But scions of billionaires are only a tiny fraction of the problem. Every institution of social mobility, from education, to work, to government spending is tilted to ensure that the billionaire class maintains a firm grip on the highest rung, no matter their mediocrity.
Our “meritocracy” is skewed by money which is resulting in a hereditary meritocracy. And the more institutions the rich control, the more their kids will be running this country.
Last month, a Duke University study revealed that 43% of white Harvard students were not admitted on merit. They were children of alumni / donors: recruited athletes, legacies, students on the dean’s interest list, and children of faculty and staff. The “dean’s interest list” is a roster of applicants with ties to wealthy donors.
The study demonstrated the extent to which elite universities concentrate the privilege of their already-privileged students. To pick just a few representative statistics, children from the top 1% of the income distribution are 77 times more likely to attend Ivy League schools than the poorest 20%. Harvard’s class of 2022 includes more legacy students than African American students.
But when it comes to social mobility, the outsized scrutiny of the top-tier colleges conceals a much larger problem. Harvard, Stanford, Yale and Princeton admit only a tiny number of students each. The more important engine of elite entrenchment is the group of selective colleges that sit one rung lower in the rankings. More than half the children of the top 0.1% of income earners attend these schools, compared with fewer than 1 in 50 poor children.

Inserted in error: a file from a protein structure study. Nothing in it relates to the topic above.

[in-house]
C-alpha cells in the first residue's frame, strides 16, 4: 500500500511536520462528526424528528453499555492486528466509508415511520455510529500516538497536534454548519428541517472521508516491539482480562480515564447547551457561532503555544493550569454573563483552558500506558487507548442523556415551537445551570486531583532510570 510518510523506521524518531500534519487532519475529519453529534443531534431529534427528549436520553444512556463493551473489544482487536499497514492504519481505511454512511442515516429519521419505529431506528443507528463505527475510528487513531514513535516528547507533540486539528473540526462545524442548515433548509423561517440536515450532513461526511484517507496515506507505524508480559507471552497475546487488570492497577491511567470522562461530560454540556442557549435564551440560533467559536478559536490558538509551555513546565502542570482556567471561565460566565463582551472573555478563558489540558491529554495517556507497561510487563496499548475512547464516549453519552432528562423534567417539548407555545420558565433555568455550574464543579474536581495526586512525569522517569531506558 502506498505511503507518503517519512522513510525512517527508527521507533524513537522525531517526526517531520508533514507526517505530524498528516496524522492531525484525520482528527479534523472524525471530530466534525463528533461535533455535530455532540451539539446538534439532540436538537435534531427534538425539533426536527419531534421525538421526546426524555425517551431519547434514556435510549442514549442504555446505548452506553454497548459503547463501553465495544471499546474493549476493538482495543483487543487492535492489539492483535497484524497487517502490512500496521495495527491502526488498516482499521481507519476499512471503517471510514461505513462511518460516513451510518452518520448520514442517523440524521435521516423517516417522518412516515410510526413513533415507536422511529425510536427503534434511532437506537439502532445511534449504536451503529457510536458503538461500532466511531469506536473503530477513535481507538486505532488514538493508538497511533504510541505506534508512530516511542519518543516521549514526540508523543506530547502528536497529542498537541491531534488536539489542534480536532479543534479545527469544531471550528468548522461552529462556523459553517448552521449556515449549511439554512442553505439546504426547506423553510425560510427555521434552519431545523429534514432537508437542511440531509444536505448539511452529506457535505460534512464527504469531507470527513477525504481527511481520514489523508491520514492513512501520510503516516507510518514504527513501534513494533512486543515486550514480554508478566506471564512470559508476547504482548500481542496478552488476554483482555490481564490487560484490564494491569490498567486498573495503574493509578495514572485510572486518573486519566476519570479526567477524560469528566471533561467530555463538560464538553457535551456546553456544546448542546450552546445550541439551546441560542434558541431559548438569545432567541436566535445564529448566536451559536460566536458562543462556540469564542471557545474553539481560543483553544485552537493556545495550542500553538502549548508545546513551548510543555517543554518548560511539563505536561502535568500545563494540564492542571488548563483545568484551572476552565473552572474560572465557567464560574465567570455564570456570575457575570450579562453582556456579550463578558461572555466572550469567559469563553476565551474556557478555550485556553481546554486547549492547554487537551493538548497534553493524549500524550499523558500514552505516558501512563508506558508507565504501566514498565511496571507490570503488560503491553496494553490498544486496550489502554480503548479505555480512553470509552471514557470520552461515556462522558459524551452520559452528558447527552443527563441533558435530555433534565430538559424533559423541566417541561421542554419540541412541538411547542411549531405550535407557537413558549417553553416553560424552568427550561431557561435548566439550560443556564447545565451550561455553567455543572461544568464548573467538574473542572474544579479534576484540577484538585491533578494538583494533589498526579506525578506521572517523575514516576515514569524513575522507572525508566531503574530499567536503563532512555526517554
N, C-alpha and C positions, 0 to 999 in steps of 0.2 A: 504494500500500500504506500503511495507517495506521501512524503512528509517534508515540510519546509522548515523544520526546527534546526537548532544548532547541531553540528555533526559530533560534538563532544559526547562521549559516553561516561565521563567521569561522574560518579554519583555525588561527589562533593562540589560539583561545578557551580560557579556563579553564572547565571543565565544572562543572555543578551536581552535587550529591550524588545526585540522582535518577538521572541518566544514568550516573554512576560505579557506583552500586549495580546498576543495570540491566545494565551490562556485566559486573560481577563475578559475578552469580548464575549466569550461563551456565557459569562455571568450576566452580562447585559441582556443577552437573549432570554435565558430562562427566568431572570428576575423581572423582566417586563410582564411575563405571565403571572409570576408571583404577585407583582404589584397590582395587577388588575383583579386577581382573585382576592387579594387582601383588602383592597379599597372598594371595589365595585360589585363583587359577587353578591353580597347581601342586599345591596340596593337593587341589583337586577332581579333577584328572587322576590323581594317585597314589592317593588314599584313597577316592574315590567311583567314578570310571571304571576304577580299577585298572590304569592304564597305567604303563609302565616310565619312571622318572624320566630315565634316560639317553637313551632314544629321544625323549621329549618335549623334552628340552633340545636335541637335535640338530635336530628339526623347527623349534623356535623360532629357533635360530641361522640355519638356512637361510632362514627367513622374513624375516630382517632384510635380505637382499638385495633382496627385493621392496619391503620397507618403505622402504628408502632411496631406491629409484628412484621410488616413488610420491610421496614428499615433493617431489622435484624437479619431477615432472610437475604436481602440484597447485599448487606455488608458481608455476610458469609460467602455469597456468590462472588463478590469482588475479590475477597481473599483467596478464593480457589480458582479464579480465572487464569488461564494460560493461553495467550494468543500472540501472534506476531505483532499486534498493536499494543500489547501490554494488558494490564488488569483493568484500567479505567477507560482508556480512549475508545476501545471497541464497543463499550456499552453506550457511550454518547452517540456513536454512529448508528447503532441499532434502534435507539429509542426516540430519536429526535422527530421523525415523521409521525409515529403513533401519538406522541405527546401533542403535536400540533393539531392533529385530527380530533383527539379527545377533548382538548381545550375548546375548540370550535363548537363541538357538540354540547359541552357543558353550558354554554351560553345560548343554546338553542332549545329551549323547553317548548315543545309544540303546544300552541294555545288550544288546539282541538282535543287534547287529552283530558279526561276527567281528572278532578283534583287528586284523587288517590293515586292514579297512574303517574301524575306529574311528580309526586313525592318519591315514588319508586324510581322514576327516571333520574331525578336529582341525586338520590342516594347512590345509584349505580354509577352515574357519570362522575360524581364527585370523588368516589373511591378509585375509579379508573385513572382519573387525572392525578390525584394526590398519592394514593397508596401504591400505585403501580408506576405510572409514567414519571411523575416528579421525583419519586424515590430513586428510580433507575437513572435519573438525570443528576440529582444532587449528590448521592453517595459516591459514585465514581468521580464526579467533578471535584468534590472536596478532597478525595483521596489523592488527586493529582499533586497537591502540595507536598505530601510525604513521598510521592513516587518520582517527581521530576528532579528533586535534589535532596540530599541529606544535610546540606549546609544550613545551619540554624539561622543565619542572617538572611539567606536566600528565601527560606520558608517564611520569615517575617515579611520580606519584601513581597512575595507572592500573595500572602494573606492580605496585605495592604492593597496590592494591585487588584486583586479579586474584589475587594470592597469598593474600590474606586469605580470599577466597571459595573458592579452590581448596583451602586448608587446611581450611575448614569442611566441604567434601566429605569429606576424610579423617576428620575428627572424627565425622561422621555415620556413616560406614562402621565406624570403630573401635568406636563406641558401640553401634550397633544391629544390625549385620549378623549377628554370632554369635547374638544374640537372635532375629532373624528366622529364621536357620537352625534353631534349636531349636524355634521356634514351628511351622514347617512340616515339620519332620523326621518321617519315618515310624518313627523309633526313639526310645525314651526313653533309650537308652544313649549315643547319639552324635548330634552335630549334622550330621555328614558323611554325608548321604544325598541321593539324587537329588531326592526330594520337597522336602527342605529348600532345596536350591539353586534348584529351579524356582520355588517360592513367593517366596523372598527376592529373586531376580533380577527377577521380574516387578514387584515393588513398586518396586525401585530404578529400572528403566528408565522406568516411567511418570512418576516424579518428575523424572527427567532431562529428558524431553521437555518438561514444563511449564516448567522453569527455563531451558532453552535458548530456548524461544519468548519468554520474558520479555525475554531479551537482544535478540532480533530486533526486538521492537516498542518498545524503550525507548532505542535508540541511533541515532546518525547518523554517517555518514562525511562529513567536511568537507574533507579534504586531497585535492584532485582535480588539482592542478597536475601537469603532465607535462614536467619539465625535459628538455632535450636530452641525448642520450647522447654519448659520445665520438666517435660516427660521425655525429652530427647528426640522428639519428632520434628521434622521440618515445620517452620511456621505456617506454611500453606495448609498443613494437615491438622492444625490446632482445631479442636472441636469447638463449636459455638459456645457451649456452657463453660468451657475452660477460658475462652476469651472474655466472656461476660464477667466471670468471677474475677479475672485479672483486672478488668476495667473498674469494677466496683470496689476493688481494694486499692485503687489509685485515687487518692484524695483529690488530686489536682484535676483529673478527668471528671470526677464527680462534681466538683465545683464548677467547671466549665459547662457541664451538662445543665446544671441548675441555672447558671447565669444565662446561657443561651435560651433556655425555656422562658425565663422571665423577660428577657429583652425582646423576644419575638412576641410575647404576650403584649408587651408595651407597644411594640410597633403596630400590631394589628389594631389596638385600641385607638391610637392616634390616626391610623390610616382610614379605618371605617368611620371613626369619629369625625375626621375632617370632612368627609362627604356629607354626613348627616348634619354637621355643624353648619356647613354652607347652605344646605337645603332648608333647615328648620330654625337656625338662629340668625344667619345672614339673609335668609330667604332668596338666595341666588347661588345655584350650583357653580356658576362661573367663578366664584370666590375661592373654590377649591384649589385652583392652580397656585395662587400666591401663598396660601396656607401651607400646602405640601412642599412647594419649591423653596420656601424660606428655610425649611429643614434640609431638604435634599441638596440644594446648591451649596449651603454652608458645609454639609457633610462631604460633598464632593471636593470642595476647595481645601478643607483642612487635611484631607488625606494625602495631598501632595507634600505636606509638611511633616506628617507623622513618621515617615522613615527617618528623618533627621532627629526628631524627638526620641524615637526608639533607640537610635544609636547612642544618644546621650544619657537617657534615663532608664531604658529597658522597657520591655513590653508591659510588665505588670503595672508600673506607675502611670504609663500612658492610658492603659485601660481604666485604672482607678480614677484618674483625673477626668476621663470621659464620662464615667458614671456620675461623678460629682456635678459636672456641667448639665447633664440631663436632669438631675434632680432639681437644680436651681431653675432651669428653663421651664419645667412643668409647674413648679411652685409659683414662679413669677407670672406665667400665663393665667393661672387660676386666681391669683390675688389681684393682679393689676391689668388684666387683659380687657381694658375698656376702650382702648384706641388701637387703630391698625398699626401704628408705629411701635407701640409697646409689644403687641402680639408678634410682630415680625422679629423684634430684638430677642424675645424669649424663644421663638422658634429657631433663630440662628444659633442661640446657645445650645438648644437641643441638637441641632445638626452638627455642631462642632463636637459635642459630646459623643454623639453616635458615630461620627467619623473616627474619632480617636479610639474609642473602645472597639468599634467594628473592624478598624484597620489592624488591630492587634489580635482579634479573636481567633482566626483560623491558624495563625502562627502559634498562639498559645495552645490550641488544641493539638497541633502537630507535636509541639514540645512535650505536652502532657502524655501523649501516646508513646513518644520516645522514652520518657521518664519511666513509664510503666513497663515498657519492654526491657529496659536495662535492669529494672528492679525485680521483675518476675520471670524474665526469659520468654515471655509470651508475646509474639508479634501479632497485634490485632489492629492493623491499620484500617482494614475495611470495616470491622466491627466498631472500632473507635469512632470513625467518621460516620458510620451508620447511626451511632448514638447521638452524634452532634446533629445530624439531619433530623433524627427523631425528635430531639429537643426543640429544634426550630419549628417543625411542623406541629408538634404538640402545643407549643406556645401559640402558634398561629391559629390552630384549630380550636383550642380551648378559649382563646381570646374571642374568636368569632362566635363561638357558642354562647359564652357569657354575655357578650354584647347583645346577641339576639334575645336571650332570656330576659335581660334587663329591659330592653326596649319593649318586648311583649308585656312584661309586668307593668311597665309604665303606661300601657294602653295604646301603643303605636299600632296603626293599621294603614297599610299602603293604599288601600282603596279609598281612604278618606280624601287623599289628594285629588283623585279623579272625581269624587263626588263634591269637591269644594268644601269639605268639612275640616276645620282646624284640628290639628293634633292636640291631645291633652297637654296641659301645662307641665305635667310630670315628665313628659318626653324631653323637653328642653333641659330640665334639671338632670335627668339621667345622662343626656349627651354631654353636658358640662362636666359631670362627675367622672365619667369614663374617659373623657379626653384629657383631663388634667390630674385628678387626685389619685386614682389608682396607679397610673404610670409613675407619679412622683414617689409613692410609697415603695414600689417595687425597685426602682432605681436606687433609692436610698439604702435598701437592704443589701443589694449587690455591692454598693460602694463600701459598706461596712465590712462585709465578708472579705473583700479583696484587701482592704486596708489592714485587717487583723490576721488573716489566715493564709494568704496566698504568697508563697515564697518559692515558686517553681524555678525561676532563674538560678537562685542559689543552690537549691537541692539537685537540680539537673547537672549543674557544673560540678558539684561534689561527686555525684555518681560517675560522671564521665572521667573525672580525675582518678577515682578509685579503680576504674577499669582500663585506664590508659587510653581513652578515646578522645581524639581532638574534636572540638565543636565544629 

Over the last 20 years, selective universities have become just as dominated by the wealthy as the elite colleges — while receiving a fraction of the attention. Notre Dame, the University of North Carolina and the University of Southern California, for example, admit higher percentages of legacy students than Princeton. Thirty-eight colleges — including upper-crust mainstays Colgate and Tufts — admit more students from the top 1% than from the bottom 60%. At Washington University in St. Louis, the worst offender, the ratio is 3-to-1.
“These aren’t just elite institutions, they’re elitist institutions. They end up serving the children of today’s elite rather than preparing tomorrow’s elite.”
Public colleges are subject to the same trend. In 2017, University of Georgia students had a median family income of $129,800. Two-thirds of the students at the University of Michigan came from the richest fifth of the income distribution; just 1 in 30 came from the poorest fifth.
These policies are not only leaving talented low-income students behind; they are lifting well off mediocre talents up. Many scions of the rich bought credentials they would not have been able to acquire on their own without their name, children of alumni status or wealthy/fabulously wealthy donor parents.
So this week we witnessed the spectacle – a wealthy Hollywood couple – knowing full well that their daughter, in spite of her name and upbringing, could not get into USC on her own merits – paid to rig her test scores. Momma now has a record.
There are many more wealthy accused of similar actions.
But you really aren’t shocked or surprised by all of this, are you?
No. Don’t tell me you are that naive. Did you really think hard work, good grades and character would be enough? Rich people know better.